A research project by Baylor College of Medicine (BCM) may change how exposure to semi-volatile chemicals, such as the carcinogen benzene, is measured in the near future. BCM explains that researchers are investigating a new technology in the form of a wristband that monitors possible chemical exposure in real-time.
The college is collaborating with researchers from UTHealth-School of Public Health, Texas A&M University and Oregon State University to monitor people living and working in areas that were flooded by Hurricane Harvey and who are at a high risk of exposure to benzene and other toxic chemicals. The porous silicone wristbands can absorb more than 1,500 organic chemicals “in a process that mimics the human cell,” the Houston Business Journal reports.
The promising technology could improve worker safety in industries and occupations that are at a high risk of exposure to benzene.
Beasley Allen has previously described how railroad workers, automobile mechanics and petroleum refining and extraction workers are among the occupations at an increased risk of benzene exposure. Many employers are lax in implementing protective measures for employees who are persistently and directly exposed to benzene. But something as simple as wearing a wristband could alleviate some of the obstacles companies claim prevent them from better enforcing worker safety protections.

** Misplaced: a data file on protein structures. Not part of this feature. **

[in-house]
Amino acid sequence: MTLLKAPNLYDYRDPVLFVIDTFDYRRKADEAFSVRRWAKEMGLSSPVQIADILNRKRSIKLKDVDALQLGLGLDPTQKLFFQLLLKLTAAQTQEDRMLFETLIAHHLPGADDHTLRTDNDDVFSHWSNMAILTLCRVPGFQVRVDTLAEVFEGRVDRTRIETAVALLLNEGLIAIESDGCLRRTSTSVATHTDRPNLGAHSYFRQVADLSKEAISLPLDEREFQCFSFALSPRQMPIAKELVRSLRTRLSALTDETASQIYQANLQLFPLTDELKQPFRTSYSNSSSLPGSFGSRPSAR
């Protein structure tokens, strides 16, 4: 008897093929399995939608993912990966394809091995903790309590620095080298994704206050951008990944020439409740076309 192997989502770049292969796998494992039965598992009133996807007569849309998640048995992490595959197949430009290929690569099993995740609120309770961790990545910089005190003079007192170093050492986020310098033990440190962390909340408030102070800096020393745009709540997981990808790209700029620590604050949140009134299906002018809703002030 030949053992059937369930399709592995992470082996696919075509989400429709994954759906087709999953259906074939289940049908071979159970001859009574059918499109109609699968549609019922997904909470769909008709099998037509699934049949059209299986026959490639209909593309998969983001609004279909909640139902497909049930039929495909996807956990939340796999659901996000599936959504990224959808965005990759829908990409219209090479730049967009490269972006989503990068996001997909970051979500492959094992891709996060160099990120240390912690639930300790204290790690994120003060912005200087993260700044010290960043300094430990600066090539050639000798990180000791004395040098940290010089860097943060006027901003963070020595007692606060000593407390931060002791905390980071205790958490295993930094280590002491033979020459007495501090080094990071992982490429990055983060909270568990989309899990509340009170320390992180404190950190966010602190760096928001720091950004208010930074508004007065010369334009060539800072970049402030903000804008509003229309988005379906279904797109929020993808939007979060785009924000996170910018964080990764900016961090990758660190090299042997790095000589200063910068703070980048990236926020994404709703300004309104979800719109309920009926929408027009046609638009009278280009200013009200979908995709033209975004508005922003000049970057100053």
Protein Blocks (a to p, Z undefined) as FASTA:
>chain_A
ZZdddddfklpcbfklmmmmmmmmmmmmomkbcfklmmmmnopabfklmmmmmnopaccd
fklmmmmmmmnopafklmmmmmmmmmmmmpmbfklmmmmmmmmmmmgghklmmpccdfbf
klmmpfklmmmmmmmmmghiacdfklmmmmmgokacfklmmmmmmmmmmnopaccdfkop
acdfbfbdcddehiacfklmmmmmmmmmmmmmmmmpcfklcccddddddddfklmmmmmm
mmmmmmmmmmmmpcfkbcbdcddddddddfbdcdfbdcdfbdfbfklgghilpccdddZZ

Benzene has a sweet odor and has been deemed a chemical carcinogen since 1982 by the International Agency for Research on Cancer. The toxin can be inhaled and absorbed through the eyes and skin when workers come in contact with sources of benzene including natural gas, petroleum products, plastics, lubricants, detergents, rubber products, and paint.
Initially, benzene related cancer presents as Myelodysplastic Syndrome (MDS), which is a group of bone marrow disorders. Roughly 30 percent of the patients diagnosed with MDS progress to a cancer called Acute Myeloid Leukemia (AML), which occurs when bone marrow cells are transformed into abnormal blood cells or platelets.
MDS symptoms do not manifest in the early stages of the disease, making it difficult to diagnose. However, blood tests may reveal a reduced red cell count, sometimes with a reduced white cell count and/or reduced platelet counts. Blood and bone marrow tests are also required to diagnose AML. Symptoms of adult AML include fever, feeling tired and easy bruising or bleeding.
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If you would like more information about benzene exposure and benzene-related cancers such as AML, you can contact John Tomlinson, a lawyer in our Toxic Torts Section. He can be reached at 800-898-2034 or by email John.Tomlinson@beasleyallen.com. You can also find more information at www.benzene-exposure.com.
Baylor College of Medicine
Houston Business Journal